The increase and the spread of microelectronic devices such as mobile phones, GPS units and MP3 players have fast outpaced the development of electrical infrastructure in Africa. This is depriving millions of Africans the means of improving their lives. Current estimates are that there are at least 250 million cell phone users in Africa who do not have access to electricity at home. It is estimated that this number will have increased to over 400 million by 2015.
These people currently walk many miles and pay on average, US$1 to US$5 a month for the privilege of charging a mobile phone. In addition the lack of adequate lighting is depriving millions of students the ability to read and study after sunset. Read on ESI-Africa >
Cape Argus 5 August 2013.
Renewable energy will create jobs and save planet, say worried civic groups
‘IT IS UP TO CIVIC SOCIETY TO HELP GOVERNMENT TO MOVE TOWARDS A SUSTAINABLE CLEAN-ENERGY FUTURE’
SOUTH Africa can meet its socioeconomic objectives with the help of renewable energy, say 30 civic organisations from around the country that met in Cape Town last week.
The Energy Caucus was formed in 2002 by civic organisations including the Wildlife and Environment Society of SA, Earthlife Africa, the Soweto Electricity Crisis Committee and Greenpeace to address the country’s energy security.
The group analysed seven peer-reviewed national and international energy reports before last week’s meeting and presented their key findings…
Brenda Martin | Cape Times | 9 July, 2013.
Why would we proceed with planning that is out of date and no longer serves our immediate or future needs?
PEOPLE are not great at joining the dots between cause and effect, but there is fairly widespread agreement that planning ahead is wise. We plan ahead when we prepare supper, we plan for our children’s education and we buy insurance “just in case” something happens.
But what happens to our planning when uncertainty rules? When unforeseen financial pressures knock over our deck of planning cards – like sudden electricity price hikes or an overnight petrol increase, not to mention water scarcity, turbulence and uncertainty in general?
At such moments planning is still called for and is perhaps more essential than ever, but in a context of uncertainty, planning needs to be more nimble. The Electricity Governance Initiative of South Africa (EGI-SA), a coalition of national civil-society organisations, has produced a report with concrete proposals for dealing with electricity planning in a context of uncertainty – the sort of context that includes everyone from factories to you and me and our home appliances. Continue reading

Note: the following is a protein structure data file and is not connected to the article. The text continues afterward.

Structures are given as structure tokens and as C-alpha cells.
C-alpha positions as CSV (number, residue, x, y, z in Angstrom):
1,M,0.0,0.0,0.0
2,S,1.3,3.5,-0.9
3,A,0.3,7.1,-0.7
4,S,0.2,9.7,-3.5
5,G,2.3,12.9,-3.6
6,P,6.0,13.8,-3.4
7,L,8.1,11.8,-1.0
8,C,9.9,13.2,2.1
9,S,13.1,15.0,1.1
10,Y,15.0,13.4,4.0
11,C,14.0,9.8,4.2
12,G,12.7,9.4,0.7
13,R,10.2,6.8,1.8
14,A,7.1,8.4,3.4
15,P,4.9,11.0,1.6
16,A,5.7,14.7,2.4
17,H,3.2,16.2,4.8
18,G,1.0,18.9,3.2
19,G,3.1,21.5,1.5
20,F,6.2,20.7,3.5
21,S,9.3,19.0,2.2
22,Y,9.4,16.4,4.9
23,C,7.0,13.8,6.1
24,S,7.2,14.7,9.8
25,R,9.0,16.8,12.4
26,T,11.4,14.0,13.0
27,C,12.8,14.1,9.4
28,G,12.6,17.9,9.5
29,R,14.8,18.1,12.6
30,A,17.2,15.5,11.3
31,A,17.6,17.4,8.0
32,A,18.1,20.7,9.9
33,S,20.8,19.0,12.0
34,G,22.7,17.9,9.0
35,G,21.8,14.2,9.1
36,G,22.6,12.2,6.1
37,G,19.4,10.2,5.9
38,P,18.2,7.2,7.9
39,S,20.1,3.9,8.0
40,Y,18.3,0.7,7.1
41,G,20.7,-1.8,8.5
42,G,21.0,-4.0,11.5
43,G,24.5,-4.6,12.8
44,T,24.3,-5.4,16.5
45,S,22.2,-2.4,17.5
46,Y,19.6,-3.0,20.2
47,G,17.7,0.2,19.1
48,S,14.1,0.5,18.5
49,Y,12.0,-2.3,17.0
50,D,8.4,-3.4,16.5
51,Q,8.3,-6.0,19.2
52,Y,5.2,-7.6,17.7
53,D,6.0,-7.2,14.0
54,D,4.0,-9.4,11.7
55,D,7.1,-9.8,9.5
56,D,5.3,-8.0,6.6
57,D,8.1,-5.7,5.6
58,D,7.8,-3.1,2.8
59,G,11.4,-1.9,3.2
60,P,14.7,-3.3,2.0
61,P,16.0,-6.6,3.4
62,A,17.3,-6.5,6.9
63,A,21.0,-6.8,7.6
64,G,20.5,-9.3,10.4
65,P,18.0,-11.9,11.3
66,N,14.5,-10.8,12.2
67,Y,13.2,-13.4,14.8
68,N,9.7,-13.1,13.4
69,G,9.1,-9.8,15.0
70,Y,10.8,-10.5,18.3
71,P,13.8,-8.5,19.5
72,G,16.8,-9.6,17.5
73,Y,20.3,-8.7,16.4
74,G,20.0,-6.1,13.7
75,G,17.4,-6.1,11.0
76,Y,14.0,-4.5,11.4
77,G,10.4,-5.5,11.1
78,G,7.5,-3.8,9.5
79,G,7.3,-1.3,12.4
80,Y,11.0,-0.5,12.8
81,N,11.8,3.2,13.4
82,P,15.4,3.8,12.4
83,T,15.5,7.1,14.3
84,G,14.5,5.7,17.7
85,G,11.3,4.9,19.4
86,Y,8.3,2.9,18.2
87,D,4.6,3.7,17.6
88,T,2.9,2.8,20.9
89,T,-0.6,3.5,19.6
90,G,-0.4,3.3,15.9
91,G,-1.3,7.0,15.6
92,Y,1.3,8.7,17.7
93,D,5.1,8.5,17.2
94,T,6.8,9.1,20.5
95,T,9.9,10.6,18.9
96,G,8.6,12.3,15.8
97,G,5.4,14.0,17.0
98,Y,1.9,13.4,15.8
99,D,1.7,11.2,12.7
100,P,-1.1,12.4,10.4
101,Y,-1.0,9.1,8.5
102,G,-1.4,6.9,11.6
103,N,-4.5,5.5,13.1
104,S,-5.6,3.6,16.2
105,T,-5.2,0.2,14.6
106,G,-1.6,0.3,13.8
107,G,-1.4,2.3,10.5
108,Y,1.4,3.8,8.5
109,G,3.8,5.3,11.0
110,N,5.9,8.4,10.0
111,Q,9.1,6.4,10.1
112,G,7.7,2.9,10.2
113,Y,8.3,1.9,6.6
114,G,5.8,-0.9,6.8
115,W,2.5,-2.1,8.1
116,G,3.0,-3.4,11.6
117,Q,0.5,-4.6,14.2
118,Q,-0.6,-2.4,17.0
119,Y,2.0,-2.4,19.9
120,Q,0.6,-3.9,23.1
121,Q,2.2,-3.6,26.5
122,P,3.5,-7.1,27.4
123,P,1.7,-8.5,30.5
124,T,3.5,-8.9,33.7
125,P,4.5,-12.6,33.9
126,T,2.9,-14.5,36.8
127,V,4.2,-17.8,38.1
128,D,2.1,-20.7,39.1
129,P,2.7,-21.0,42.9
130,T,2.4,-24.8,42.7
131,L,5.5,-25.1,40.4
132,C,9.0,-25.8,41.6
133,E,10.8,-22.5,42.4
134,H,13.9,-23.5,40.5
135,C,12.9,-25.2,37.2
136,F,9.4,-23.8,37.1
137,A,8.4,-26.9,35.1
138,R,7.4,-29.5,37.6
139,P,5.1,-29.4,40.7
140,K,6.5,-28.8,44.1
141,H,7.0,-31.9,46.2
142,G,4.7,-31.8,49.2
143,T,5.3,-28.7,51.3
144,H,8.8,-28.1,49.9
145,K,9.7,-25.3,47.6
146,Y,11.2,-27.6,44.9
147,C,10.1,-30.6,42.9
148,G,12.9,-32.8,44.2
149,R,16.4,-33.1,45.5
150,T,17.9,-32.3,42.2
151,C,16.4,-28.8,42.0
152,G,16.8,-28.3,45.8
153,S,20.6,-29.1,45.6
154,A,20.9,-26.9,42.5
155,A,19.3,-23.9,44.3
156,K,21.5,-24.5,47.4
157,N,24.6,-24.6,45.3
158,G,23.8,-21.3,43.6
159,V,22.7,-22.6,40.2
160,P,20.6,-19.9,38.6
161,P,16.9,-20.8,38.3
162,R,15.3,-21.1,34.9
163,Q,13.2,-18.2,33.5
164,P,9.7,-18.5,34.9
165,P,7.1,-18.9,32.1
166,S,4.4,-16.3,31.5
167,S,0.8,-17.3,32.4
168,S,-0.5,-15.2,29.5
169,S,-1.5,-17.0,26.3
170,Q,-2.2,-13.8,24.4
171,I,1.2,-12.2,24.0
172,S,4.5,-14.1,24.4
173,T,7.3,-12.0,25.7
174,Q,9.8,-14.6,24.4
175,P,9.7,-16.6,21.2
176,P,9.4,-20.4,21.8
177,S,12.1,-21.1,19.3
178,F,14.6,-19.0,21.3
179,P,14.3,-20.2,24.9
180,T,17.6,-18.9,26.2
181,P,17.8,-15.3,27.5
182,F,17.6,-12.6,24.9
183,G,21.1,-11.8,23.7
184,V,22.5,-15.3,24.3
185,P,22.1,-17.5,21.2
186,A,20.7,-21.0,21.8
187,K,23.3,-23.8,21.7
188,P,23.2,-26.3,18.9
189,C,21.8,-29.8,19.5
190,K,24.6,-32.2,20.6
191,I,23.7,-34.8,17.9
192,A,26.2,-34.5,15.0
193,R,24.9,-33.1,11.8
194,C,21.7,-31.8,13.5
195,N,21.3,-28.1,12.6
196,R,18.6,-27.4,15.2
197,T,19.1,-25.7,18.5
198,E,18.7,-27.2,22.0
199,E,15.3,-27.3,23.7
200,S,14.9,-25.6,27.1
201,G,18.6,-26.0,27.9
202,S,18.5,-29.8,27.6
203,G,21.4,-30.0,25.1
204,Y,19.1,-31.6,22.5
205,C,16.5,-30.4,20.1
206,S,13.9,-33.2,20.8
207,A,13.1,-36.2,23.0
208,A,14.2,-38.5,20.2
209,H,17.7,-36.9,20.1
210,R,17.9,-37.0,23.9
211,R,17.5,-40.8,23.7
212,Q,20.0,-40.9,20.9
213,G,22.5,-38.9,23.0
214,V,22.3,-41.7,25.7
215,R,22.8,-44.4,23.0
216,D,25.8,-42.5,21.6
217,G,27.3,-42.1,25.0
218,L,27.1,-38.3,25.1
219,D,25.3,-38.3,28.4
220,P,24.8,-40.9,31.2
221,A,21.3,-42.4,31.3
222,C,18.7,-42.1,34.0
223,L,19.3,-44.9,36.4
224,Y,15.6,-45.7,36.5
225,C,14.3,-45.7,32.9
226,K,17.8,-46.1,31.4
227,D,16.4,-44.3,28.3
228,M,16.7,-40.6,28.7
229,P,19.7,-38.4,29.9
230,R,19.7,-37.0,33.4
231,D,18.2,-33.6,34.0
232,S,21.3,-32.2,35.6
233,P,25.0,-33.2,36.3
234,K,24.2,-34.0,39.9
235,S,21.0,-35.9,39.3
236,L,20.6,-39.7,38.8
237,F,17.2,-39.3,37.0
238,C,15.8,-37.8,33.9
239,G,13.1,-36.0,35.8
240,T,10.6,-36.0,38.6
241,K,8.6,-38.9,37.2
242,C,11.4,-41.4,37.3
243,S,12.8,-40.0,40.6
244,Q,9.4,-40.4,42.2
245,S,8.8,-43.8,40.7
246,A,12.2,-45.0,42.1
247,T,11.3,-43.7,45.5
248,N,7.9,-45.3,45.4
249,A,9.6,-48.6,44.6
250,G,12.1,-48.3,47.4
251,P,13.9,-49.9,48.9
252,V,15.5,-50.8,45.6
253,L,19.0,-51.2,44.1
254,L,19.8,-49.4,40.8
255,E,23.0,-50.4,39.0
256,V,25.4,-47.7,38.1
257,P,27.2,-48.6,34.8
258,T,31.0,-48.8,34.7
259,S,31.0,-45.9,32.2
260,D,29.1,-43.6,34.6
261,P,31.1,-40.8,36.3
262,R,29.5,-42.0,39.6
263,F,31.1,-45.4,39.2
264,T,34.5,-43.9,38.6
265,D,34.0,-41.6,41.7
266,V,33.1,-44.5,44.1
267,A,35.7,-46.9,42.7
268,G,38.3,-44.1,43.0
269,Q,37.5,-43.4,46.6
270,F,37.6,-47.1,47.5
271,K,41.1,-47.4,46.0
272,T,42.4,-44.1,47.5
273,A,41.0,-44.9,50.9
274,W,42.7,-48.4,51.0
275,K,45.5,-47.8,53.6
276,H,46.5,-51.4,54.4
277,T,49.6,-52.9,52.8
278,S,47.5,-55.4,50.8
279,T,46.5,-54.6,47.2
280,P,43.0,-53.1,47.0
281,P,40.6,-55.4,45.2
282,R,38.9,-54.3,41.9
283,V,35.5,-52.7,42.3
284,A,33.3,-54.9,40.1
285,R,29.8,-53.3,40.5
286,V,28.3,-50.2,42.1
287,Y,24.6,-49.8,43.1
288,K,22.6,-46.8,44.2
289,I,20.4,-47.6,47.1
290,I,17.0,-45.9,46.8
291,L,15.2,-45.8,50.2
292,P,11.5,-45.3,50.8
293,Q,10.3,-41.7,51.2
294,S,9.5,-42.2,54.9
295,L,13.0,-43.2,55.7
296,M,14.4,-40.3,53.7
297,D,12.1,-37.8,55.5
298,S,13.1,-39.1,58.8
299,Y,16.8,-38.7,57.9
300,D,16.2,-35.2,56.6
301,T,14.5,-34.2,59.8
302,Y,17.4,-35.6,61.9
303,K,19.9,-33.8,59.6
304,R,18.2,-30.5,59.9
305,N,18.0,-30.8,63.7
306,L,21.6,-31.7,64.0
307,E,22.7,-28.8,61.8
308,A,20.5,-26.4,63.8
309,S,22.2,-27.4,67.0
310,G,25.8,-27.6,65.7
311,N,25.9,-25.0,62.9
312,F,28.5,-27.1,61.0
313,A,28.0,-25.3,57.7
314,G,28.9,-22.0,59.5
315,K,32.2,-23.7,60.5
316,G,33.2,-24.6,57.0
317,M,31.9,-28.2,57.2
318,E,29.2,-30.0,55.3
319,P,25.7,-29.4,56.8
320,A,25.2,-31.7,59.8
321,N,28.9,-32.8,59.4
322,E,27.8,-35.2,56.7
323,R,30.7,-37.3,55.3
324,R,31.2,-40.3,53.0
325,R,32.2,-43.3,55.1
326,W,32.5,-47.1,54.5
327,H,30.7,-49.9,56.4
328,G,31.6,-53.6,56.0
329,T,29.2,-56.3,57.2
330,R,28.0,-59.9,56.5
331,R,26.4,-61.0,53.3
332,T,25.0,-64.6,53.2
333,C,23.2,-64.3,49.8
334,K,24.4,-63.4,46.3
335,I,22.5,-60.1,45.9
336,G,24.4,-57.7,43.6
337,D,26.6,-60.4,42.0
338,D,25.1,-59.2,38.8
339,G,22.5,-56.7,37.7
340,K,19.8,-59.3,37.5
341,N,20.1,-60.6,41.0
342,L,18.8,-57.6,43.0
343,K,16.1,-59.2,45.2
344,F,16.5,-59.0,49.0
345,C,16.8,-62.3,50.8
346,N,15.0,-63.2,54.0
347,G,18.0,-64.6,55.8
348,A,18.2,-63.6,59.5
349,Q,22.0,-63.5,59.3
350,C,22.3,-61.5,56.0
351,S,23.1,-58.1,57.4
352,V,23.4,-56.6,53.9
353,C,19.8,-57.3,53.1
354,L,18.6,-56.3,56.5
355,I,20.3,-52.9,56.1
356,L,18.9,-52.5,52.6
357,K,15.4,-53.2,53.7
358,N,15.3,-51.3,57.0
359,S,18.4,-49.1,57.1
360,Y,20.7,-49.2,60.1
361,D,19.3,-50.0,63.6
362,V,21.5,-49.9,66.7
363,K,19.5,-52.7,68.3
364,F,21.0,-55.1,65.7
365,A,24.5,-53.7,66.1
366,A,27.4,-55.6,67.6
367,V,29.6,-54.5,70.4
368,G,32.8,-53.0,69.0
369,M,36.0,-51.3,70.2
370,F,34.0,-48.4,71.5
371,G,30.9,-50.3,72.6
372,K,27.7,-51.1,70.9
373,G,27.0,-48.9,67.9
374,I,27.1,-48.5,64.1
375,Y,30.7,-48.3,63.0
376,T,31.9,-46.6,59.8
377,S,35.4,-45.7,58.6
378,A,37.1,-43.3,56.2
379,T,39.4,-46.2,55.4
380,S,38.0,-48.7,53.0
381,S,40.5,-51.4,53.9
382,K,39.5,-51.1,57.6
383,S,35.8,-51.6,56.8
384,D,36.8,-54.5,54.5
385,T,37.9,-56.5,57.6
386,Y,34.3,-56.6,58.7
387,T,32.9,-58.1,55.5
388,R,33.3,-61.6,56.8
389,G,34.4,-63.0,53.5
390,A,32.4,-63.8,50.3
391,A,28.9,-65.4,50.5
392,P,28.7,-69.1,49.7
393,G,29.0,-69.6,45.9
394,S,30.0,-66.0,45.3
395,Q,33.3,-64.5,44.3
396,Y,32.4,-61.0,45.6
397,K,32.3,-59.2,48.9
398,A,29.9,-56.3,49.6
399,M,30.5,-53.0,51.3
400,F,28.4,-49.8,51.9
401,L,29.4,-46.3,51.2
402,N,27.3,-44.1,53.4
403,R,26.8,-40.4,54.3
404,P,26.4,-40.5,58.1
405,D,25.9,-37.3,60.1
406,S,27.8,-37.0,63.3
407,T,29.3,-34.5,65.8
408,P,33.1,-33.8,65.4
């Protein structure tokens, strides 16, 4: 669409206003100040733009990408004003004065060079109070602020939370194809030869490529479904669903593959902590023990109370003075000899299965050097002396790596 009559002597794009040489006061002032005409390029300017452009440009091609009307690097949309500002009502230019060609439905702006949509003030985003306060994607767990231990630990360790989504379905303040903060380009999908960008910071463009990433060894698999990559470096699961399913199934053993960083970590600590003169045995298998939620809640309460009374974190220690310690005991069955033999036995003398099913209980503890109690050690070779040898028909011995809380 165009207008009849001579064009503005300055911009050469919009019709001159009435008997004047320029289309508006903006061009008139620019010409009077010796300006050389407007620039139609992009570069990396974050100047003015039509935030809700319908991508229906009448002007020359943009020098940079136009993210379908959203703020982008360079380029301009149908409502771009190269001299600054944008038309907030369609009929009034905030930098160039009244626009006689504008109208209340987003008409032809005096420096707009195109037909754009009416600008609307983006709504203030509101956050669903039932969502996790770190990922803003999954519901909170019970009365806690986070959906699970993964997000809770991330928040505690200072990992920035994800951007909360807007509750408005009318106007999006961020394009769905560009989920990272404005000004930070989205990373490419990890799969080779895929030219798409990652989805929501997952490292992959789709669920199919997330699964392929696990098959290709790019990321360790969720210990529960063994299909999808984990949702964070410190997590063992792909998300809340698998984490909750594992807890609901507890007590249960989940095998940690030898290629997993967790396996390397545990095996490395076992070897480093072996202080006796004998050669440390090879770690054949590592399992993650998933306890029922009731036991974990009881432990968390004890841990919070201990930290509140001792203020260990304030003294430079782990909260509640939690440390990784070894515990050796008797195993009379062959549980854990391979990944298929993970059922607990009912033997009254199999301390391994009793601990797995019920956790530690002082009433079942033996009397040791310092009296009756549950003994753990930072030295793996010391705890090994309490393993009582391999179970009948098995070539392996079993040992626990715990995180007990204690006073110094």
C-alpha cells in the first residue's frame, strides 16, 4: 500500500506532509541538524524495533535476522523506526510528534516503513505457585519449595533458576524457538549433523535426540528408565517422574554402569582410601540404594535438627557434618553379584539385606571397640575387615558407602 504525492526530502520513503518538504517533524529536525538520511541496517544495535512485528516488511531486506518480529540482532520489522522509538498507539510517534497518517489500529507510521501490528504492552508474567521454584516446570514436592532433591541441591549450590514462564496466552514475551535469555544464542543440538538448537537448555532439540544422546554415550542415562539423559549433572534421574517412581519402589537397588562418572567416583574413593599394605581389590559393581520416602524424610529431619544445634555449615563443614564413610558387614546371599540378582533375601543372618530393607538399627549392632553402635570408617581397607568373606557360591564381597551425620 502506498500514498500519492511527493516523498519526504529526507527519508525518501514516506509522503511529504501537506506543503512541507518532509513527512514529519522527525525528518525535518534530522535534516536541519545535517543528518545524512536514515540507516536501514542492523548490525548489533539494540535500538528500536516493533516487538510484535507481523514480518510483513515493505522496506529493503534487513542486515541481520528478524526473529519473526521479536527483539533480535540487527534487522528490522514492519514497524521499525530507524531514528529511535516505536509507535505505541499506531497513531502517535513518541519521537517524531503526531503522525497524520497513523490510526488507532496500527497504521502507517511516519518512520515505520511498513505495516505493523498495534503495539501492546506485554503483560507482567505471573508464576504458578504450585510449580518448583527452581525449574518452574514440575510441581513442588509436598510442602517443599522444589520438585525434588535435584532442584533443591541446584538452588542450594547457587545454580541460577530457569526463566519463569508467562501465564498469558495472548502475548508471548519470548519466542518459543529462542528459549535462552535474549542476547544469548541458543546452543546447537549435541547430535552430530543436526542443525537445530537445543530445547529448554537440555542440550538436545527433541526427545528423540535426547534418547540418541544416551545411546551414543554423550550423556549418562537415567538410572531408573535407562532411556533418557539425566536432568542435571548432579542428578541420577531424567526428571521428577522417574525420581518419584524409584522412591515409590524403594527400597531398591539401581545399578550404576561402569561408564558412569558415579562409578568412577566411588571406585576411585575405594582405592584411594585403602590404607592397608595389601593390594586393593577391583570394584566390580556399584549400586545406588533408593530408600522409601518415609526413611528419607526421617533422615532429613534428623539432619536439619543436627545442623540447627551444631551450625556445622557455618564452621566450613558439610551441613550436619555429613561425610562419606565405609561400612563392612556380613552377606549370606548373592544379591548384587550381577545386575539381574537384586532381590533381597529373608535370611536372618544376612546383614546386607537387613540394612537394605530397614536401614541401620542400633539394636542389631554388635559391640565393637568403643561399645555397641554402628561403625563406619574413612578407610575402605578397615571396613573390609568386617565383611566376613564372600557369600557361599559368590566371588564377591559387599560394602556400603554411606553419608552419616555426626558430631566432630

EGI-SA 11 December 2012.
The Electricity Governance Initiative of South Africa (EGI-SA) has spent two years analysing the country’s electricity needs and is in the process of completing a preliminary report intended to present clear recommendations to government. The Smart Electricity plan outlines a common sense proposal for taking us forward on all fronts: it will make us healthier, more competitive, increase employment and enhance the economy’s resilience in the face of a shifting climate and shifting global economic priorities.
Here is an endorsement of the plan from Archbishop Emiritus Desmond Tutu (YouTube video of about 3 mins duration) : http://youtu.be/DWotBjcY7zo
For further information click here (or go to the main menu of this blog)
Project 90 x 2030 6 December 2012.
Project 90 by 2030 hosts the Electricity governance initiative of South Africa (EGI-SA). EGI-SA is made up of a dedicated group of justice oriented organisations who meet for working sessions every fortnight. Given South Africa’s energy intensive economy, we are driven by a desire to create a society where our Electricity policy environment can better enable the wellbeing of people and planet.
In partnership with SAFCEI, 350.org, Green Connection, Gender cc and the University of Cape Town we have been updating research we undertook in 2010 to produce an evidence base for how electricity planning can be improved.
This week we release a report of preliminary findings. This report reveals how an innovative focus on energy efficiency and renewable energy in particular offer more elegant solutions than a dogged persistence with outdated, utility-scale electricity planning.
We are aiming to provide a fresh look at electricity demand, review available energy conservation and efficiency technologies for key economic sectors and debunk the outdated belief that South Africa’s electricity supply can only be satisfied affordably and reliably using utility-scale power generators.
Work on the final, peer reviewed report will continue early in 2013. More on this in our next newsletter.